Large Beef Brisket Prime
Butcher BBQ Prime Brisket Injection
Start with mixing the BBQ injection. Mix together a couple of cups of a good beef stock with a tablespoon of Soy Sauce and Worcestershire sauce. Add 1 cup of the Butcher BBQ Prime Brisket injection and a 2 tablespoons of your favorite BBQ beef rub. Heat and stir until completely dissolved. Taste and add more injection if needed. It should be quite salty but very flavorful.
Start trimming the brisket. I like to start with separating the flat and the point. The flat is the leaner part that I slice and the point if the much fattier one and it is great for burnt ends. Keep trimming by removing any excess of fat on the flat and the point.
Rub both pieces with yellow mustard and start sprinkle the BBQ Rub of your choice. When cooking at home I use two layers: The first layer is Peppered Cow by Simply Marvelous (light) and the second layer is Beef Rub by The Slabs (generous). I like to gently massage the rub into the meat. Last step of the preparation process before the meat marinates over night is to inject the brisket. Inject the brisket throughout, (one injection per inch of brisket). Wrap in Cling Wrap and keep refrigerated over night.
Fire up the smoker, I like to keep the temperature around 235 F (113 C). I prefer to use oak lump charcoal and then add apple and hickory wood chunks to the pit. If you want to more of a smoke flavor, feel free to use mesquite. BBQ is all about personal preference.
Make sure that you have an aluminum pan underneath the meat when you start cooking to collect all the drippings. These drippings will be used later for flavoring the brisket slices and the burnt ends.
Place the brisket on the smoker and smoke for 6 hours. Turn the brisket over - apply a light dust of BBQ rub and cook for another 2 hours or until the meats internal temperature hits 170 F. During the first two hours, add wood chunks for smoke flavor.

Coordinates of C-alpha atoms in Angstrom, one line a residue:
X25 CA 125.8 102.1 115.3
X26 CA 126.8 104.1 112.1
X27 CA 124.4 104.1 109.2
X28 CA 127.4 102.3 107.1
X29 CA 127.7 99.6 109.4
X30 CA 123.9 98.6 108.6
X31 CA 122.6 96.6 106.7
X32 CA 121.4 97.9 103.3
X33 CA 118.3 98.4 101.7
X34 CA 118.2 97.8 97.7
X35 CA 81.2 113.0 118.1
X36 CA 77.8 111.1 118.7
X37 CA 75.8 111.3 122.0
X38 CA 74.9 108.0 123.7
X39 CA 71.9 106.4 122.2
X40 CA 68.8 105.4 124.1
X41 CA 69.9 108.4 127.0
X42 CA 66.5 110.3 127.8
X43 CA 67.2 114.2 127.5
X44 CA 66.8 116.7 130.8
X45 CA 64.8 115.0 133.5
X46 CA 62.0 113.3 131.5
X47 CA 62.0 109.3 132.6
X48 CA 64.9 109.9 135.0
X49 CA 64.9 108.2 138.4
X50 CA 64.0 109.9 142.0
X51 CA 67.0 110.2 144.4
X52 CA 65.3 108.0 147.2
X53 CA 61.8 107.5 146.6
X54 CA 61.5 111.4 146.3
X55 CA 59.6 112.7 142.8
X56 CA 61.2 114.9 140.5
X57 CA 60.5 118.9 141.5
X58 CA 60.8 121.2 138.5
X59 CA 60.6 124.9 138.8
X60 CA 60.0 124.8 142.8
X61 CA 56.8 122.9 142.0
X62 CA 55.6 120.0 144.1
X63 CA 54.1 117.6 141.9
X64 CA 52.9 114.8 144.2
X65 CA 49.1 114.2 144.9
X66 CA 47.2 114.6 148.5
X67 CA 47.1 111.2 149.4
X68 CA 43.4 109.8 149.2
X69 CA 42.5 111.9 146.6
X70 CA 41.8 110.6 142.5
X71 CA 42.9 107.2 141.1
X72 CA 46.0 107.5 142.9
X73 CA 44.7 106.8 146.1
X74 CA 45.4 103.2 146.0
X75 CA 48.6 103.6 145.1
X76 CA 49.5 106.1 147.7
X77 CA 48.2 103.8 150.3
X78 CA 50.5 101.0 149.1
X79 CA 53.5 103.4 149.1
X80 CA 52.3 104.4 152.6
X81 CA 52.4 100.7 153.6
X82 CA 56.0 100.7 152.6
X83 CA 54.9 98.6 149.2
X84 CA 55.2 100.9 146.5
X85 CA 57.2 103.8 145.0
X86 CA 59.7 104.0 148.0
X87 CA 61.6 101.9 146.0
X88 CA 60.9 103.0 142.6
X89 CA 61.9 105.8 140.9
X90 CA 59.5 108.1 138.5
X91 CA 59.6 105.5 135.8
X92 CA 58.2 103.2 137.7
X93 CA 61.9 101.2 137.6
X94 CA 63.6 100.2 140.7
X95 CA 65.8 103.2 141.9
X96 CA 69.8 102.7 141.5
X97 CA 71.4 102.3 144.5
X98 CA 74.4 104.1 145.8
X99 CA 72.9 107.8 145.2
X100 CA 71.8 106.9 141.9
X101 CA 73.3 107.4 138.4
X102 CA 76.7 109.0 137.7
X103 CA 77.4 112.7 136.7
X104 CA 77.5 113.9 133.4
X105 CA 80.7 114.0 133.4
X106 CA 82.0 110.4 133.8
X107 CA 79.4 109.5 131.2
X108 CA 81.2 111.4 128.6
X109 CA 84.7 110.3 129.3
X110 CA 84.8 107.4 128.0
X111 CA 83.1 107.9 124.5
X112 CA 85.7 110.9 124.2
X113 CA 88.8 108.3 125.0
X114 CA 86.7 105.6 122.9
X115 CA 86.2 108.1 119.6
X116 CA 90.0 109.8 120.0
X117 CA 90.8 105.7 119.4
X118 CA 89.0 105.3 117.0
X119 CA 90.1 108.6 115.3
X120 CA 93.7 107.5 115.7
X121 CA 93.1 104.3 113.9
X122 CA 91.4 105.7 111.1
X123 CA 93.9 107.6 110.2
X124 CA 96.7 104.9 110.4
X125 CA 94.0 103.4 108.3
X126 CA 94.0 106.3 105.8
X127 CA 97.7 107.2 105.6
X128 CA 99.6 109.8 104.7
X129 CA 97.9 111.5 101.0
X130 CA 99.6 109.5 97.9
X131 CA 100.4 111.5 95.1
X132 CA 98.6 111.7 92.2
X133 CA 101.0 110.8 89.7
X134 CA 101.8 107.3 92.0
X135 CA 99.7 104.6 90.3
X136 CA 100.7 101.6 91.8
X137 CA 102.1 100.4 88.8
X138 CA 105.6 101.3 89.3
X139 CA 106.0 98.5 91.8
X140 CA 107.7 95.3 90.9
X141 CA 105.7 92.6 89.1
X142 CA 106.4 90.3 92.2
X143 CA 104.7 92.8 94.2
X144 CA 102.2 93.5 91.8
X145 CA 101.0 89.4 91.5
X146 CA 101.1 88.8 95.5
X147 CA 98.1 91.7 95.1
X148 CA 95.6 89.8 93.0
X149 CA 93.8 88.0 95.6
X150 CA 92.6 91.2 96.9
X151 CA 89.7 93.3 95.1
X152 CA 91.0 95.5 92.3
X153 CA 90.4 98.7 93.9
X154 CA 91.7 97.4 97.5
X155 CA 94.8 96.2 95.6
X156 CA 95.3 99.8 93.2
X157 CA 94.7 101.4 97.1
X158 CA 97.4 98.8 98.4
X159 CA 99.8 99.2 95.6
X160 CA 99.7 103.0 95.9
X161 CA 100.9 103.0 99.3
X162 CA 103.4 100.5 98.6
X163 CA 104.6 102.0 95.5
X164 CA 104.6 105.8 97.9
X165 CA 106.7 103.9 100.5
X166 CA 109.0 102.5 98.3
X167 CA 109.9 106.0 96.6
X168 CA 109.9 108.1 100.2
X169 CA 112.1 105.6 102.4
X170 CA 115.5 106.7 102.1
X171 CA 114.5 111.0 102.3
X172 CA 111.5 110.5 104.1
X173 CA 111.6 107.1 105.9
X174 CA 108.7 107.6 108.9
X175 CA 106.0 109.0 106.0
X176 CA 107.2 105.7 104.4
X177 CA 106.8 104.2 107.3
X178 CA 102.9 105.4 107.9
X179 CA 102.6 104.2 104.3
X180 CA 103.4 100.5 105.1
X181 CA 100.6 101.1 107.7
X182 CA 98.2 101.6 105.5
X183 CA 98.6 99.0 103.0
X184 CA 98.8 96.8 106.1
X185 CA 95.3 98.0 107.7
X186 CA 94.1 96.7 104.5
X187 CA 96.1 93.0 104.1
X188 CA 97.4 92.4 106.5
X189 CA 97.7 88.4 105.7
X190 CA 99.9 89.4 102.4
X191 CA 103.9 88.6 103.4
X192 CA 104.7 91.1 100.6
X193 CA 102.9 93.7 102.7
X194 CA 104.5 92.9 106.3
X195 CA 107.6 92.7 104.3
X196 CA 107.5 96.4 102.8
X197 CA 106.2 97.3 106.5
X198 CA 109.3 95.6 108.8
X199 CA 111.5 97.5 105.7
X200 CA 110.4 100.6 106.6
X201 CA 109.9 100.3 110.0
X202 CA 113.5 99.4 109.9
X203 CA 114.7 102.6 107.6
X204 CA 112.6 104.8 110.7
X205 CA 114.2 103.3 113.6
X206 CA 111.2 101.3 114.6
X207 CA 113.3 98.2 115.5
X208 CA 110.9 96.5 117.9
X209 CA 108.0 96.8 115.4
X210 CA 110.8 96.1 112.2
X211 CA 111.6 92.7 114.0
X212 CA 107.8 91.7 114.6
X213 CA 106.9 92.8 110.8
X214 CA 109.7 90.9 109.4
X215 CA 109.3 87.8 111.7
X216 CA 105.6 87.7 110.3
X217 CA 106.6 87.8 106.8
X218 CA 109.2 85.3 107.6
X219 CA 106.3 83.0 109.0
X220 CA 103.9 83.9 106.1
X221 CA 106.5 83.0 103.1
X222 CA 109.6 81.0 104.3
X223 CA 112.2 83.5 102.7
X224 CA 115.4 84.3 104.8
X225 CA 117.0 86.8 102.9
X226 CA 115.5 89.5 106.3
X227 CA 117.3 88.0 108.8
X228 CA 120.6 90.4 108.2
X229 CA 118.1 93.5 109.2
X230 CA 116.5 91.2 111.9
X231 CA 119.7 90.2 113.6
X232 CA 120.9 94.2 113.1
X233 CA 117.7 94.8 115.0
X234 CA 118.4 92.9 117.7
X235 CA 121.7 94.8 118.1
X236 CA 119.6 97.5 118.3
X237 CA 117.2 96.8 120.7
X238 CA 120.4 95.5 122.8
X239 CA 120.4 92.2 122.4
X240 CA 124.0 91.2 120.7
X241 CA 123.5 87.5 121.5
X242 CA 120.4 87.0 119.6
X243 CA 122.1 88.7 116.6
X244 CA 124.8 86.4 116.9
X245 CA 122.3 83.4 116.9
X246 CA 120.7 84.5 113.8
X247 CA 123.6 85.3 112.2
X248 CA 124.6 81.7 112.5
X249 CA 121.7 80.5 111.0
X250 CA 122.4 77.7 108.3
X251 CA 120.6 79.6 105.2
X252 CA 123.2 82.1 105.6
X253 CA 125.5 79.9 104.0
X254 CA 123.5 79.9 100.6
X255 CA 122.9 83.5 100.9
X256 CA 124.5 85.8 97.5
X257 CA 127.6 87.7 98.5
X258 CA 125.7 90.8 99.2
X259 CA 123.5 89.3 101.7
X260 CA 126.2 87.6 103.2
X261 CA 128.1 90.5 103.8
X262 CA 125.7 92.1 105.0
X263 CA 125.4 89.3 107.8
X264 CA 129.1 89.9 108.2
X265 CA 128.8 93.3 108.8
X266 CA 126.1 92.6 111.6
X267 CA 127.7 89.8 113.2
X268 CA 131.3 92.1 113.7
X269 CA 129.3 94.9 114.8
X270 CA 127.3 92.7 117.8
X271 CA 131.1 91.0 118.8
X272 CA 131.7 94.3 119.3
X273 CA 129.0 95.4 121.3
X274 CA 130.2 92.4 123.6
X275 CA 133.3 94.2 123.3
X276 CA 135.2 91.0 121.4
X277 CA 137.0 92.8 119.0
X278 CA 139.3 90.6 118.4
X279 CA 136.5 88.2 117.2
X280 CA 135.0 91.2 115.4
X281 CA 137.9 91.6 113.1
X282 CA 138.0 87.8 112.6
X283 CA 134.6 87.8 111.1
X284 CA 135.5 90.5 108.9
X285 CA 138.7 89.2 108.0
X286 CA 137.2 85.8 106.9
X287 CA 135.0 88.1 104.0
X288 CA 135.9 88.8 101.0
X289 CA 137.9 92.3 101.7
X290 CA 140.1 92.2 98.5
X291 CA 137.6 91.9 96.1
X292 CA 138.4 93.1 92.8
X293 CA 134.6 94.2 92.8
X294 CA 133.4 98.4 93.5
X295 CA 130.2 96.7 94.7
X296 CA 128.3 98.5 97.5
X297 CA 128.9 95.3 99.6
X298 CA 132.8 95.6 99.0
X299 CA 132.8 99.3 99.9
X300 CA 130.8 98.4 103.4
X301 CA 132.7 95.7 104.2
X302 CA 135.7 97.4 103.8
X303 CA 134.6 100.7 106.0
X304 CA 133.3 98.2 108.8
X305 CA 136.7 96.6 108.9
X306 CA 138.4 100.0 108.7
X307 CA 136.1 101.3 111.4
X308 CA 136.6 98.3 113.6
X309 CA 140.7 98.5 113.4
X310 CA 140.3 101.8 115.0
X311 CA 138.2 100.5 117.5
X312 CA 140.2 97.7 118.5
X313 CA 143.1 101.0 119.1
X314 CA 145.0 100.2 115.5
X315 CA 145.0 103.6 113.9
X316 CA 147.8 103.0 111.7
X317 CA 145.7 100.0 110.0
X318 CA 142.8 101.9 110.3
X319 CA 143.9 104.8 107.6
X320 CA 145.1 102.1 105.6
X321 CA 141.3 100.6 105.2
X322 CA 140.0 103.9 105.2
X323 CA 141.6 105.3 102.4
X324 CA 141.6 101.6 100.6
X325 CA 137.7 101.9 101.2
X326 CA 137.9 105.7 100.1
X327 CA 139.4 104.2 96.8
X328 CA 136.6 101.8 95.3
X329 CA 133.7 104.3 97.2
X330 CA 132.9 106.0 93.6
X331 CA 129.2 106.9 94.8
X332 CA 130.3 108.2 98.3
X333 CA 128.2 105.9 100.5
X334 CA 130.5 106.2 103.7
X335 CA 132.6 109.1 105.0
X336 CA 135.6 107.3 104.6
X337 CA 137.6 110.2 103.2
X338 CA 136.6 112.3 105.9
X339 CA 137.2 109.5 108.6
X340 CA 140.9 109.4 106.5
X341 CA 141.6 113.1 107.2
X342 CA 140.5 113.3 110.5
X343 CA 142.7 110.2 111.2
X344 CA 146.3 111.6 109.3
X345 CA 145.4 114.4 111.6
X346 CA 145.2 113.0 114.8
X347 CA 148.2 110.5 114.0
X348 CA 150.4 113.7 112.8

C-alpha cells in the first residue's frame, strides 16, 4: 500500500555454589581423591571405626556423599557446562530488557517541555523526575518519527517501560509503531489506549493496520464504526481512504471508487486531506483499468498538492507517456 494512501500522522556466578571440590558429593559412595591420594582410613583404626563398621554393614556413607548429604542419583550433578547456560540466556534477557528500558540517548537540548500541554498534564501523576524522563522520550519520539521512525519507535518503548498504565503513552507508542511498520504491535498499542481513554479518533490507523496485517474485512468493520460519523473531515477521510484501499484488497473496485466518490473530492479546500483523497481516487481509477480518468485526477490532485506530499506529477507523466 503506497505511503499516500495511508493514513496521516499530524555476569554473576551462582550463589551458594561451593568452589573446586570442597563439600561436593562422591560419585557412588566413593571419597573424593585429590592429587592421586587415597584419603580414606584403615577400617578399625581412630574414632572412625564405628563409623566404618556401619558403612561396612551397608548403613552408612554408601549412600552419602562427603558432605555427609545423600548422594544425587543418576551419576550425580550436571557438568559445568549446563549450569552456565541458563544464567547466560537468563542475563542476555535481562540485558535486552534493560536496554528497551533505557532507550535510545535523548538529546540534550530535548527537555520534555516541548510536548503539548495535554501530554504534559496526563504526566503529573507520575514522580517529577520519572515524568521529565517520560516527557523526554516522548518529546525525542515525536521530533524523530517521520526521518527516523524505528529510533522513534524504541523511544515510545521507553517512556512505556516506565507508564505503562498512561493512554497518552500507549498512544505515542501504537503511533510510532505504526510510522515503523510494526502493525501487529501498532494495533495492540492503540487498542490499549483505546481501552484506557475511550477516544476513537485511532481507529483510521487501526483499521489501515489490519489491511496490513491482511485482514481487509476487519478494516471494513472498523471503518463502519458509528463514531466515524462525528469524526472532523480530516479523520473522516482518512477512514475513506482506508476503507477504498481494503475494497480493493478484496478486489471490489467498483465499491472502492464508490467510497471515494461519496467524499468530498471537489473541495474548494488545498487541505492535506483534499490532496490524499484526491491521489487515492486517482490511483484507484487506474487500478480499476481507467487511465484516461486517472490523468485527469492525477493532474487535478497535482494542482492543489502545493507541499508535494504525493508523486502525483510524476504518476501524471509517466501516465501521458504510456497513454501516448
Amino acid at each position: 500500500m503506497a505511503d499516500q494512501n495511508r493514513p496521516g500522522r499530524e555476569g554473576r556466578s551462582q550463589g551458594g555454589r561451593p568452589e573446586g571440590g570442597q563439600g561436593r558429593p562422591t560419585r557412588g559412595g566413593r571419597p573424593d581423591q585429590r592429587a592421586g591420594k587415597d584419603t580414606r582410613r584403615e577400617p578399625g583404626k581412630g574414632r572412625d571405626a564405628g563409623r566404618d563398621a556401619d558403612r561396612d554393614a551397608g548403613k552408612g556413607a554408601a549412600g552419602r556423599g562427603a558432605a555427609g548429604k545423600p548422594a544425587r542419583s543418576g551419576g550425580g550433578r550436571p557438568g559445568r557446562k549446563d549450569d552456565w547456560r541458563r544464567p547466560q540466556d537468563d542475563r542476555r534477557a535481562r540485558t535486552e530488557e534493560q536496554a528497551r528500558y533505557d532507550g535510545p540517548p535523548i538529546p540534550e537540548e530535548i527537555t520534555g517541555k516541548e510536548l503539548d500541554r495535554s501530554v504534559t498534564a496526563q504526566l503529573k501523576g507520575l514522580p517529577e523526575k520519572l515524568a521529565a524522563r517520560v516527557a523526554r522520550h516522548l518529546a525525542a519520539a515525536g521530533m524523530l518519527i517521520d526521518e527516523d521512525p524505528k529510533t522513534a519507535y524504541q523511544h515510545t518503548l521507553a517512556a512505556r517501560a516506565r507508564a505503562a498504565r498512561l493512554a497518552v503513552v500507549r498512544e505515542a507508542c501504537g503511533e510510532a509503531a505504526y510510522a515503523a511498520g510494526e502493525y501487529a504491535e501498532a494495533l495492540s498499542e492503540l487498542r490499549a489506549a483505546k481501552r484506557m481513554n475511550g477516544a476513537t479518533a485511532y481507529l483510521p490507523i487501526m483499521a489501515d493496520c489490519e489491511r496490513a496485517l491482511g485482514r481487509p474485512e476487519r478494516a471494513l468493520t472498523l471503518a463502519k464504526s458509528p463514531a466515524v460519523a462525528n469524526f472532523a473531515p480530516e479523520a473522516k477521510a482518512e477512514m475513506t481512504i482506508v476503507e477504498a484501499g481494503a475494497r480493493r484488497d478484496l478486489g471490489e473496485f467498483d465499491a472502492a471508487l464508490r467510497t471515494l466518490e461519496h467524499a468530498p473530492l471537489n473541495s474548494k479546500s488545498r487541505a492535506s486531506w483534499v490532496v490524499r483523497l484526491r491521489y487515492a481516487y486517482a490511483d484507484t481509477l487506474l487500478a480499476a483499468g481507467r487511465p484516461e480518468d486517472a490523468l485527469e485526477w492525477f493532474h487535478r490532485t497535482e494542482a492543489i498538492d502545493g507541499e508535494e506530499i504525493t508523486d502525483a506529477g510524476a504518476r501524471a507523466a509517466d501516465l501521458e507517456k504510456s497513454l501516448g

Remove brisket from smoker. Lay the brisket (flat and point separately) on some heavy duty aluminum foil. Pour some of the drippings on the brisket and wrap tight. Return brisket to smoker and cook until internal temperature hits 200.
The remaining drippings should be put in a fridge. It will cause the fat to rise and harden. After 40 minutes you should be able to easily scrape all the fat from the drippings. Filter through a sieve. What you have left is liquid gold - the au jus will be packed with flavors and we will use it to enhance both the sliced brisket and the burnt ends.
When the temperature hits 200, remove brisket from foil and pour accumulated juices into a cup. Put in fridge or cooler to separate fat (see above). Allow the meat to release its steam, otherwise the brisket might overcook during its resting phase.
Wrap the flat again in heavy duty foil, place the meat in an empty cooler and let it rest for another two hours or so. While we wait for the flat to rest, use the point to make burnt ends. Slice the point into 3/4 inch cubes and place into another aluminum pan. Toss with some more more BBQ spices, a BBQ sauce of liking and your separated drippings. Put back in smoker for another hours so and stir every 15 minutes (cover with foil).
When the flat is done resting, quickly heat some au jus (separated from the fat).
Slice the brisket perpendicular to the grain. Brush or dip each slice in the hot au jus.
Fan slices on a platter and place some burnt ends around the edges.
Serve and enjoy. This is a simple recipe but the flavors are rich, bold and extremely satisfying. If you want to be popular with the neighbors, try this recipe the next time you have a BBQ at home. And experiment with the flavors, use different kinds of wood, different sauces and different rubs. That is what is so fun with BBQ, it is easy to make this recipe your own. And don't forget, serve with a cold beer!!
Cooking at home
In this section you will find recipes and food experiments that I have tried at home. Some successfully.
Cooking at home